MONICA SHUMANN (St. Ann Roman Catholic Church): I do not understand how someone could say, well, no abortion, but we are not going to give you healthcare, we are not going to help you with housing or food. This makes no sense to me, and I think we have to care for those who are already living.

LAWTON: Within the Catholic community, there are strikingly diverse views on the issues that should be emphasized in the pursuit of the common good.

FRANCIS DeBERNARDO (New Ways Ministry): There are very socially conservative Catholics, but I think the majority of them are socially progressive, who follow the church’s social justice teaching, which says that we should respect the dignity of all people and that we should work for the equality of all people.

CHRIS HARTMAN (Catholics for Fairness): It’s easy to tell which candidate is going to treat folks with the basic dignity and respect that Catholicism teaches. I think that Donald Trump has made it clear that he has deep disrespect for women, for LGBT people, for immigrants, Mexicans, folks all across the spectrum, and I think Catholic voters are going to take that sort of thing into account.

27LAWTON: For the bishops and many lay Catholics, the issue of defending religious liberty is key this election. The bishops’ president, Archbishop Joseph Kurtz, released a video:

ARCHBISHOP JOSEPH KURTZ (speaking on video): “We also expect public officials to respect the rights of people to live their faith without interference of the state. When faith communities lose this right, the very idea of what it means to be an American is lost.”

LAWTON: Some accused the Clinton campaign of an anti-Catholic bias after a series of hacked emails were leaked showing top Clinton advisors appearing to disparage conservative Catholics. The campaign denied any bias. At Catholic University in Washington, the student body reflects the deep political divisions among Catholics right now. Some support Trump.

BRIANNA HOWARD: As a Catholic, I really appreciate someone that’s going to stand for life, and this is something he has pledged to do, so that’s important to me.

23MAURA DRUMM: What’s important to me is a candidate that is in line with Catholic social teaching, and I feel Hillary Clinton is that candidate. Because she supports unions, she supports immigration reform, and she supports paid maternity and family leave, and those are all in line with Catholic social teaching.

CHRIS MULCAHEY: I am actually decided to vote third party. I’m going to be voting for Evan McMullen, independent.

KATELY JAVIER: I’m very pro-life, and so I want to side Republican, because obviously I would like to see a Supreme Court justice that will defend the right to life and all of that. But on the opposite, I’m also Hispanic, coming from immigrant parents, and so I do believe we need immigration reform, and I don’t believe building a wall is the way to do that. So I’m very conflicted.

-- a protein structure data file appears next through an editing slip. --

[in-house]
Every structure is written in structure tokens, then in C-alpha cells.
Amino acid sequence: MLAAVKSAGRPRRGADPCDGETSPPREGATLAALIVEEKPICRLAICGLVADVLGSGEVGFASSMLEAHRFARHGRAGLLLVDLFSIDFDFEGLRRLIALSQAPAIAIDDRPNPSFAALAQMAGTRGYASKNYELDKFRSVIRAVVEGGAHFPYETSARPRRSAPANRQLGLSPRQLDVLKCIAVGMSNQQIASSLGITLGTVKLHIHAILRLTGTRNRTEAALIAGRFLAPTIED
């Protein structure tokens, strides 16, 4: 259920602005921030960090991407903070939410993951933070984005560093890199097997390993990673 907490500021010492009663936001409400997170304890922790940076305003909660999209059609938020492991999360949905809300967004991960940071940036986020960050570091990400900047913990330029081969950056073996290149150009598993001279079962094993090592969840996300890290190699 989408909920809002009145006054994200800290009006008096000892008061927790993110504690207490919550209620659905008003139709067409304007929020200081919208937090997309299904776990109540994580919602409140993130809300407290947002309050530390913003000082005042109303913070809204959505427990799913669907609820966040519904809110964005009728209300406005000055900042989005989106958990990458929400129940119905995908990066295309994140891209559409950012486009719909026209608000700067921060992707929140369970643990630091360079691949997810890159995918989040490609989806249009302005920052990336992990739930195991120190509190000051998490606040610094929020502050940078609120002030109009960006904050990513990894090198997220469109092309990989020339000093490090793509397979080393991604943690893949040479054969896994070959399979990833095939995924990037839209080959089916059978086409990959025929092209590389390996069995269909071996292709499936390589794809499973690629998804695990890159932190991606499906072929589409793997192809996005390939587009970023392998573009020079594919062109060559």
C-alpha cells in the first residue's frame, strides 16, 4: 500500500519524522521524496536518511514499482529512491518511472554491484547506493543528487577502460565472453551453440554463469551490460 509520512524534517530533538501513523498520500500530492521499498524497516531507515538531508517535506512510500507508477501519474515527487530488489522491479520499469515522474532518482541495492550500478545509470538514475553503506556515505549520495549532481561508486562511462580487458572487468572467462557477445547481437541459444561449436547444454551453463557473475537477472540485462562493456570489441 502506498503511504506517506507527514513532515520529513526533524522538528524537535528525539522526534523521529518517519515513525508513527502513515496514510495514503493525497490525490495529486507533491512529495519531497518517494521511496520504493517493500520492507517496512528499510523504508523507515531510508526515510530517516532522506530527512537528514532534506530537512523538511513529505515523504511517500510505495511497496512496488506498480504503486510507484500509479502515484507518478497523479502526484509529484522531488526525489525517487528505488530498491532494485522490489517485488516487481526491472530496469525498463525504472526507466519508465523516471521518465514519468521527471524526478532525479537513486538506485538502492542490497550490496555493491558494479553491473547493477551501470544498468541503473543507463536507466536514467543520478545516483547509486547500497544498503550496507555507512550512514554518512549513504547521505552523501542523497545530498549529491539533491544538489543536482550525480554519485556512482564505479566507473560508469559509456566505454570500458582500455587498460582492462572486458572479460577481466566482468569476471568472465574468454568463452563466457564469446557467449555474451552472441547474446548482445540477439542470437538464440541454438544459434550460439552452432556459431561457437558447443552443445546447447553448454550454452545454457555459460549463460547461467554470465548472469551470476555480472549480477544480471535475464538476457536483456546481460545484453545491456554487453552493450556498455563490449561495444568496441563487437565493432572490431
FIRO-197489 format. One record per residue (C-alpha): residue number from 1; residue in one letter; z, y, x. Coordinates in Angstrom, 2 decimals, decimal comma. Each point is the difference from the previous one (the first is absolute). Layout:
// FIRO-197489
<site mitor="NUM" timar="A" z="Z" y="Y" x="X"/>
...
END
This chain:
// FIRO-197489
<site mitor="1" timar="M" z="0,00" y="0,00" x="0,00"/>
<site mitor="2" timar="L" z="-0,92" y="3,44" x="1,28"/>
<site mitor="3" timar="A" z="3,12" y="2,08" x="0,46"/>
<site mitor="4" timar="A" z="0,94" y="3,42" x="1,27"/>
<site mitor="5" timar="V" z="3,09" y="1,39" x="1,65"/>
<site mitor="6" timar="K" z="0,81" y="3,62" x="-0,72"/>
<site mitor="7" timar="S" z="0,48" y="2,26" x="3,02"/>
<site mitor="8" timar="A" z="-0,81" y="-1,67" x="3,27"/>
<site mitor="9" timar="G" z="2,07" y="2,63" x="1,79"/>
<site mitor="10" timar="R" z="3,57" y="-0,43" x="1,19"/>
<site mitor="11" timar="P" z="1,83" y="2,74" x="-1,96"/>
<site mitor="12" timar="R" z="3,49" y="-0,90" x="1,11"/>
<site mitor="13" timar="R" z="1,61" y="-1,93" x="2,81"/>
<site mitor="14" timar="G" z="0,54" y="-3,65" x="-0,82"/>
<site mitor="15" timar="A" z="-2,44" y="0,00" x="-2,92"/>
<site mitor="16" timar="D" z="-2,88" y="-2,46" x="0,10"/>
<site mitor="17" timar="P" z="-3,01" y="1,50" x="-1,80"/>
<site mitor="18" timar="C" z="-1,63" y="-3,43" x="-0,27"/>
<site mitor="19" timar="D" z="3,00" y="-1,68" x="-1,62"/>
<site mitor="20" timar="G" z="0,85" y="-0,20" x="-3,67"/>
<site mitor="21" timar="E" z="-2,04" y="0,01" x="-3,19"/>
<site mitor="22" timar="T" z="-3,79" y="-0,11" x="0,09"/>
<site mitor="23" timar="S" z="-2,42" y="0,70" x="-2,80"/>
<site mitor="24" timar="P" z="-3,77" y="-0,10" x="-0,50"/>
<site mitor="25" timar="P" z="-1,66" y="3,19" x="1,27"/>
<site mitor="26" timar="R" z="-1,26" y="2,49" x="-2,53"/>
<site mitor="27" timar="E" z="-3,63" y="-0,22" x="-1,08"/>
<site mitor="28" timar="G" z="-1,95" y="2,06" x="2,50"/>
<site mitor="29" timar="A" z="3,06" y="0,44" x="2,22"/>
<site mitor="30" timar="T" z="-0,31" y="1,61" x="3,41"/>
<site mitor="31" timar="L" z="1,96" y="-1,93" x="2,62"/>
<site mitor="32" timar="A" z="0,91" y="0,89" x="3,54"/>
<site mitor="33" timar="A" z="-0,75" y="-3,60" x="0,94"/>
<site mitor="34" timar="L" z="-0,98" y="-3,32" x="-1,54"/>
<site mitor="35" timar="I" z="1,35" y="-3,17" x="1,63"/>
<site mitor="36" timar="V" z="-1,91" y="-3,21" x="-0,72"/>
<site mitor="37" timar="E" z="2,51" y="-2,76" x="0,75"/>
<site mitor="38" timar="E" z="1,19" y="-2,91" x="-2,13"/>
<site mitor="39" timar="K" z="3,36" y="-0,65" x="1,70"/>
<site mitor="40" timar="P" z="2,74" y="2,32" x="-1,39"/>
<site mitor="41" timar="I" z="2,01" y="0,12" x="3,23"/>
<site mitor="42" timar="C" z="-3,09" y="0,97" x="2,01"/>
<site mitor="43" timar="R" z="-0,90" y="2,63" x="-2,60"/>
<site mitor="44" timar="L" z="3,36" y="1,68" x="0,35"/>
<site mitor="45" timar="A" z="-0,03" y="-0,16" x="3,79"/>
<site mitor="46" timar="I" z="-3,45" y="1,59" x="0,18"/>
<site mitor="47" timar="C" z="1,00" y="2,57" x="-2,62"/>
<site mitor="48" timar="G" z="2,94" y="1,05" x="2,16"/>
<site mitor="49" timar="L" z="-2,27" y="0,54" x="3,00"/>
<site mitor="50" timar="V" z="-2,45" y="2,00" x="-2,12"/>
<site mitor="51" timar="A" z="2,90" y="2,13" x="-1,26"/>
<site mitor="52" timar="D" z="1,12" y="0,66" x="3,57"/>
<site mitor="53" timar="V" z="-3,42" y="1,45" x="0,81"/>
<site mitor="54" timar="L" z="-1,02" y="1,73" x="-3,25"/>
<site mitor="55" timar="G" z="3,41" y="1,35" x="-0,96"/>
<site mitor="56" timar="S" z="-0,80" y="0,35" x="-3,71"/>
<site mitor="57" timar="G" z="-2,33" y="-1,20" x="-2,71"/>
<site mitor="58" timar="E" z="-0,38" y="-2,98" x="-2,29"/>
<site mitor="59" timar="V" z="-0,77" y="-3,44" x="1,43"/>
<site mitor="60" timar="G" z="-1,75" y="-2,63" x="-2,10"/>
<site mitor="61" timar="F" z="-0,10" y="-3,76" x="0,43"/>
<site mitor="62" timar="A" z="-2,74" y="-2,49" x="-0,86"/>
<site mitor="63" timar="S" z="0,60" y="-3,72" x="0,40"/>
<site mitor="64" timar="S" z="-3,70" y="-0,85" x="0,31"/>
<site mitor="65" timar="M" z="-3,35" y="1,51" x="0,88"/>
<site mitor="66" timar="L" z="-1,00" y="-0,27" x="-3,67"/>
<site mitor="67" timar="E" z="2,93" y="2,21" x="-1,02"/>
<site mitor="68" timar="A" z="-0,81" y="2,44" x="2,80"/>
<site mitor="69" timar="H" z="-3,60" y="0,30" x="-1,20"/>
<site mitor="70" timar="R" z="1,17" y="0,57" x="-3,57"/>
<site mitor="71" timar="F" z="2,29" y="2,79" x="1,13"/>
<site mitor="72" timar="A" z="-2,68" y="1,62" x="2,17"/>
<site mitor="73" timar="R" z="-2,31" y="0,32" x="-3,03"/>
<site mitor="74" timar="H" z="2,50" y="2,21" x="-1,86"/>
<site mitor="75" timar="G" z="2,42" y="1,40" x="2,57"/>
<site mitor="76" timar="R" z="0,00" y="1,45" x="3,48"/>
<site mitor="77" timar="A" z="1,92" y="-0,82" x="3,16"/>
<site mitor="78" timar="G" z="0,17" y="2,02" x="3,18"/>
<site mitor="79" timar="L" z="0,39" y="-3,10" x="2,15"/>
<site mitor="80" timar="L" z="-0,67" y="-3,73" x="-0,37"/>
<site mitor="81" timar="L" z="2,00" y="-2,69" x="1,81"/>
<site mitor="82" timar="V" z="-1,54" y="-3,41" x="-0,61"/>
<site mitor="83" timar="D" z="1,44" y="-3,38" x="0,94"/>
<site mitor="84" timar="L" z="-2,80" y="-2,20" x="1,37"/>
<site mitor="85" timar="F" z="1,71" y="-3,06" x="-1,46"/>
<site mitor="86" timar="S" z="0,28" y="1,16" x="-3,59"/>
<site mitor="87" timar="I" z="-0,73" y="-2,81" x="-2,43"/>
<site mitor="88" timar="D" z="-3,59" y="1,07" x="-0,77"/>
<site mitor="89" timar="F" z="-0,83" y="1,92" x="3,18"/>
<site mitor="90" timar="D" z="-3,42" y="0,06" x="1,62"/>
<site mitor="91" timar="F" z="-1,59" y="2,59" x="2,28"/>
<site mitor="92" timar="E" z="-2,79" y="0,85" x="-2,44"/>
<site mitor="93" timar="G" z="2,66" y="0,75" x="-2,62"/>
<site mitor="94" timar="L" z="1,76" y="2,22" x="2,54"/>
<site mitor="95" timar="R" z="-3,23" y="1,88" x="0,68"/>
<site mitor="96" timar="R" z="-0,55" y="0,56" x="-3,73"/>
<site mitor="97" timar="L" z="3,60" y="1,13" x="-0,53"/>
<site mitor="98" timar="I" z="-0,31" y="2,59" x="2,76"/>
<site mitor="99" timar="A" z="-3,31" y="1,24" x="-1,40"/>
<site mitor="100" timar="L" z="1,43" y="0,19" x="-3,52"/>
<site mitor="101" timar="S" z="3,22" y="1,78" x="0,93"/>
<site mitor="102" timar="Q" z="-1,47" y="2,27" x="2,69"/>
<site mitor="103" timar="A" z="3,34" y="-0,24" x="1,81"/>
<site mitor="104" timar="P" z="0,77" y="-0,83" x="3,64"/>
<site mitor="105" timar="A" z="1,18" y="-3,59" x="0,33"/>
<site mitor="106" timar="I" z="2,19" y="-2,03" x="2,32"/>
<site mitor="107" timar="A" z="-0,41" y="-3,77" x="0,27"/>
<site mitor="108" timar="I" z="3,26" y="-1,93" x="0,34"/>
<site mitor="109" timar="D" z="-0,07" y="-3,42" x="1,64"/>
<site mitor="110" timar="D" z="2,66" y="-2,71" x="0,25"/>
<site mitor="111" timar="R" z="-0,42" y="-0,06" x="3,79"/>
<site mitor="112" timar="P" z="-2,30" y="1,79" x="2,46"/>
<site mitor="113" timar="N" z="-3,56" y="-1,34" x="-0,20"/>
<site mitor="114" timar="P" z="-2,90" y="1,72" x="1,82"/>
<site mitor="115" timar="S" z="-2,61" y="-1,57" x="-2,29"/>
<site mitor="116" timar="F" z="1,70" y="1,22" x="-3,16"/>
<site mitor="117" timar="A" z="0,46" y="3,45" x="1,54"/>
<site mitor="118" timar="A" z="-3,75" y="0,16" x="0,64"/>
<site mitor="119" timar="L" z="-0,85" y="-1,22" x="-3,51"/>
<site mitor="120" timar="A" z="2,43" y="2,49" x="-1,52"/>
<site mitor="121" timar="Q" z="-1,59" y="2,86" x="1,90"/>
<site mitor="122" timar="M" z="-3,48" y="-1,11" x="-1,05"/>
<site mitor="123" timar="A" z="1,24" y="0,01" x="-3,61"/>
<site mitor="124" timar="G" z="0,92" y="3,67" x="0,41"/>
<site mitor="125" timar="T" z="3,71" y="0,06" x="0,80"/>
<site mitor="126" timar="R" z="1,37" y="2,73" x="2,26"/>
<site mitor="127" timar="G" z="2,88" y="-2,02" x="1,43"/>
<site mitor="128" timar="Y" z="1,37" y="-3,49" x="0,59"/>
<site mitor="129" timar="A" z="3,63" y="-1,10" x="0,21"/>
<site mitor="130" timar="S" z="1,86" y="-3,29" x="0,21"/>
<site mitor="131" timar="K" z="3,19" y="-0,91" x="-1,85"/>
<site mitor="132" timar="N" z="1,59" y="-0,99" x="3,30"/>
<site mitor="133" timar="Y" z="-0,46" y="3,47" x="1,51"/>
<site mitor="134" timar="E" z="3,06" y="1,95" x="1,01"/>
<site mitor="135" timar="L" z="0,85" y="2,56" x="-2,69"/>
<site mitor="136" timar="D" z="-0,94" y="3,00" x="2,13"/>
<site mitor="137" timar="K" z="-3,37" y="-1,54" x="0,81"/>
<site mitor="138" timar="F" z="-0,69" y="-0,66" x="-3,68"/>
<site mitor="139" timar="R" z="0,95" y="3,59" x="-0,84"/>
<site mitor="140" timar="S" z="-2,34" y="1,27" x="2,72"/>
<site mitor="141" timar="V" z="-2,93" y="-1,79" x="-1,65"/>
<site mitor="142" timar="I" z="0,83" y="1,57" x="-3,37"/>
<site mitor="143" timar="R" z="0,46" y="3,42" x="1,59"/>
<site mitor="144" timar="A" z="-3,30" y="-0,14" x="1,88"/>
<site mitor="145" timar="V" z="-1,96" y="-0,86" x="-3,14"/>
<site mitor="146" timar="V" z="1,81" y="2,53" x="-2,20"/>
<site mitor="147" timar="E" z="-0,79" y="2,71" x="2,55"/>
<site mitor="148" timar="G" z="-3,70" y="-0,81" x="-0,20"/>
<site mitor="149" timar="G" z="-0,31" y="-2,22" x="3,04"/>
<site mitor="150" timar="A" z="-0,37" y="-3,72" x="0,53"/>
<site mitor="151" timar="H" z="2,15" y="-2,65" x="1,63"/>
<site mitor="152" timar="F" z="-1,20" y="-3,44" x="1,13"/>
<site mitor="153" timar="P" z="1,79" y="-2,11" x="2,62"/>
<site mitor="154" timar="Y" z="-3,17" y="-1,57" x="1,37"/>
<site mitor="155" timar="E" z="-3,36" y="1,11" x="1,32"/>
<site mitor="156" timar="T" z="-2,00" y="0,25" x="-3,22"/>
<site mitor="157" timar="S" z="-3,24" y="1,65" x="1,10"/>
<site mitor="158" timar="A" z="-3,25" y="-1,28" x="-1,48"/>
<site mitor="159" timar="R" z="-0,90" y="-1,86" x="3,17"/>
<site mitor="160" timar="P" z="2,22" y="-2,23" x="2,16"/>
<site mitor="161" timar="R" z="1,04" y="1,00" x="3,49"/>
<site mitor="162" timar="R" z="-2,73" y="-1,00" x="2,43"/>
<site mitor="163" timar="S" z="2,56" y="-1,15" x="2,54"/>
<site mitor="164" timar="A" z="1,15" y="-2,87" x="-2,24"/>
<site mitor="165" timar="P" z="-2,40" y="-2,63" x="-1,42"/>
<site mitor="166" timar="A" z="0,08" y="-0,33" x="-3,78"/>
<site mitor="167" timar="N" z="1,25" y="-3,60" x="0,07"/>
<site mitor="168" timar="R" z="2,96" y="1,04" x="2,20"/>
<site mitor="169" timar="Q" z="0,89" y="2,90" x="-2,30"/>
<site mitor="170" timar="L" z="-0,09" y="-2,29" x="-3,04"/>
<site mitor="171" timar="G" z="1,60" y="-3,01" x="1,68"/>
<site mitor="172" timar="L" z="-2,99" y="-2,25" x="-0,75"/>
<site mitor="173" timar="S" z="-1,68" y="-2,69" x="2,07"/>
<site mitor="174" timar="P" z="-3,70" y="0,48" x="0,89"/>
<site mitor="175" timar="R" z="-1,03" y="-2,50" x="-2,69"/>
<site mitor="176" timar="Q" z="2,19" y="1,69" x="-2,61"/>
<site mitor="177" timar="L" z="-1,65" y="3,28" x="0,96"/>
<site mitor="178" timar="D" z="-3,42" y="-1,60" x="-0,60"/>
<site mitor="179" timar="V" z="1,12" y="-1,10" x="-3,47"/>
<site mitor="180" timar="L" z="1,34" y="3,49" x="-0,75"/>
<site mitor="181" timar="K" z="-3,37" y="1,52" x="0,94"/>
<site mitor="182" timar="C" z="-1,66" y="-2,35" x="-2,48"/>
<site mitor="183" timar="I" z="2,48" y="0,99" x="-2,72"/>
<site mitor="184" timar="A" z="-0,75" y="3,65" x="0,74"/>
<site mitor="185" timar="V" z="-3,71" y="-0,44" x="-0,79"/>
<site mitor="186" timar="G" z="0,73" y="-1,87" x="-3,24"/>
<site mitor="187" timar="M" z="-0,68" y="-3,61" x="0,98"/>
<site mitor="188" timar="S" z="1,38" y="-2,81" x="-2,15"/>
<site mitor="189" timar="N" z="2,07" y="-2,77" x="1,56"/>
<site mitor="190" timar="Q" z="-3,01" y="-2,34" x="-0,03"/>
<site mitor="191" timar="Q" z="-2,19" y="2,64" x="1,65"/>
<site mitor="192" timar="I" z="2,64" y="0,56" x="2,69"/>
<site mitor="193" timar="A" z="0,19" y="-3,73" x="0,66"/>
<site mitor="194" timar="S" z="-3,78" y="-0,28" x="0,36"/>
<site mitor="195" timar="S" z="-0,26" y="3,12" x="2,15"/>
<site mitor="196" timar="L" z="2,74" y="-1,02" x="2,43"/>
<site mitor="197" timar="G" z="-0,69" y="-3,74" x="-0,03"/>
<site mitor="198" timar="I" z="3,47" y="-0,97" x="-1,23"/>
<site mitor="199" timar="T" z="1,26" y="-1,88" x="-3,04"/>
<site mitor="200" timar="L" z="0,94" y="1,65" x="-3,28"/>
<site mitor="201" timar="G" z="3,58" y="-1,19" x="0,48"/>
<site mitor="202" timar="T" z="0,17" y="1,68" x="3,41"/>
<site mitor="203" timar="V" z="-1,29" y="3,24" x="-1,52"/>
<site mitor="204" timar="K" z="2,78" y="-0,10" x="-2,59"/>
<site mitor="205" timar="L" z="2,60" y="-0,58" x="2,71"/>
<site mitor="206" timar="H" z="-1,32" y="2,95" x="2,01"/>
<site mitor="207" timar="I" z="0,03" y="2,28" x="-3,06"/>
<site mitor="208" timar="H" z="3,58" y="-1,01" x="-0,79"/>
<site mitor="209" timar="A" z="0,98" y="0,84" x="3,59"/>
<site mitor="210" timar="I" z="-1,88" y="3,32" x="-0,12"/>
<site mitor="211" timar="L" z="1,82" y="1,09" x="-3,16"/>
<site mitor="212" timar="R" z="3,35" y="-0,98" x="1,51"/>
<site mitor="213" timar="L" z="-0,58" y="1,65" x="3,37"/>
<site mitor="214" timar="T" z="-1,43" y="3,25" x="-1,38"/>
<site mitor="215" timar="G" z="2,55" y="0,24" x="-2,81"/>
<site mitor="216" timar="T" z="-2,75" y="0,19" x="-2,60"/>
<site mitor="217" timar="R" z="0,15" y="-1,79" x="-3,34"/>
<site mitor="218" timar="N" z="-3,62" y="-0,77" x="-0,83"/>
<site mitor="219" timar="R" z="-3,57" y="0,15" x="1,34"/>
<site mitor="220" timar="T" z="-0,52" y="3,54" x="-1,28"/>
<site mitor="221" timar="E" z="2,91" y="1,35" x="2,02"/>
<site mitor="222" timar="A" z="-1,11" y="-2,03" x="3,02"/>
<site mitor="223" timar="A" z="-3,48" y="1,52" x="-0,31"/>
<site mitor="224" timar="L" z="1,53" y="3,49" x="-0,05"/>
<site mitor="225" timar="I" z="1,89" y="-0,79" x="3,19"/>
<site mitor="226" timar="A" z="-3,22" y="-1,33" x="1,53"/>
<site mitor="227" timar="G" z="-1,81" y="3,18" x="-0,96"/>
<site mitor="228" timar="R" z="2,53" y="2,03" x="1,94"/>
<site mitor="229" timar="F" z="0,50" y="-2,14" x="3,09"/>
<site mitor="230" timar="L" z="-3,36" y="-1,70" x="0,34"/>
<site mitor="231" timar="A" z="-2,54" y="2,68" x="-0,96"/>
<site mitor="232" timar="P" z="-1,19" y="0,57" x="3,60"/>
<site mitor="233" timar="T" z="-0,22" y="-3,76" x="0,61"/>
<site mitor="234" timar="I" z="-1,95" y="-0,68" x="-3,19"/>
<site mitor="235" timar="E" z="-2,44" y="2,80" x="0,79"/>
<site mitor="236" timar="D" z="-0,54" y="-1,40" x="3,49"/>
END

LAWTON: Indeed, many Catholics, like many Americans overall, say they are unhappy with the presidential candidates this election cycle.

SCHNECK: I think that a good number of us find ourselves a little bit at sea given the ugliness, really, of this presidential campaign. What’s a Catholic to do? What’s a Christian to do?

Untitled-3LAWTON: Recently, on the papal plane, a reporter asked Pope Francis what advice he would give US Catholics wrestling over how to vote. He replied, “Study the proposals well, pray, and choose in conscience.” When Schneck gets discouraged, he says he tries to remember the words of Francis during his visit to the US last year.

SCHNECK: I reiterate the message of Pope Francis: this world is not a perfect place. It’s your job nevertheless to engage it. The imperative, really, is on us to stand up, to be faithful citizens, to bring our values into the public square, to do what we can to make this world a better place.

LAWTON: And how millions of Catholics try to do that will have a major impact on the outcome this Election Day.

I’m Kim Lawton in Washington.

Election 2016: Catholic Voters

As part of the program’s ongoing election coverage, correspondent Kim Lawton looks at Catholic voters in 2016. In 2012, they were almost evenly divided between candidates Barack Obama and Mitt Romney. Sharp divisions and political polarizations persist in this election cycle as well. Lawton reports on the issues Catholic voters are emphasizing and the efforts of both the Trump and Clinton campaigns to reach out to them. She talks with voters at a Catholic parish in Arlington, Virginia, and with faculty and students at the Catholic University of America. Says Professor Stephen Schneck, director of Catholic University’s Institute for Policy Research & Catholic Studies: “A good number of us find ourselves a little bit at sea given the ugliness, really, of this presidential campaign. What’s a Catholic to do? What’s a Christian to do?”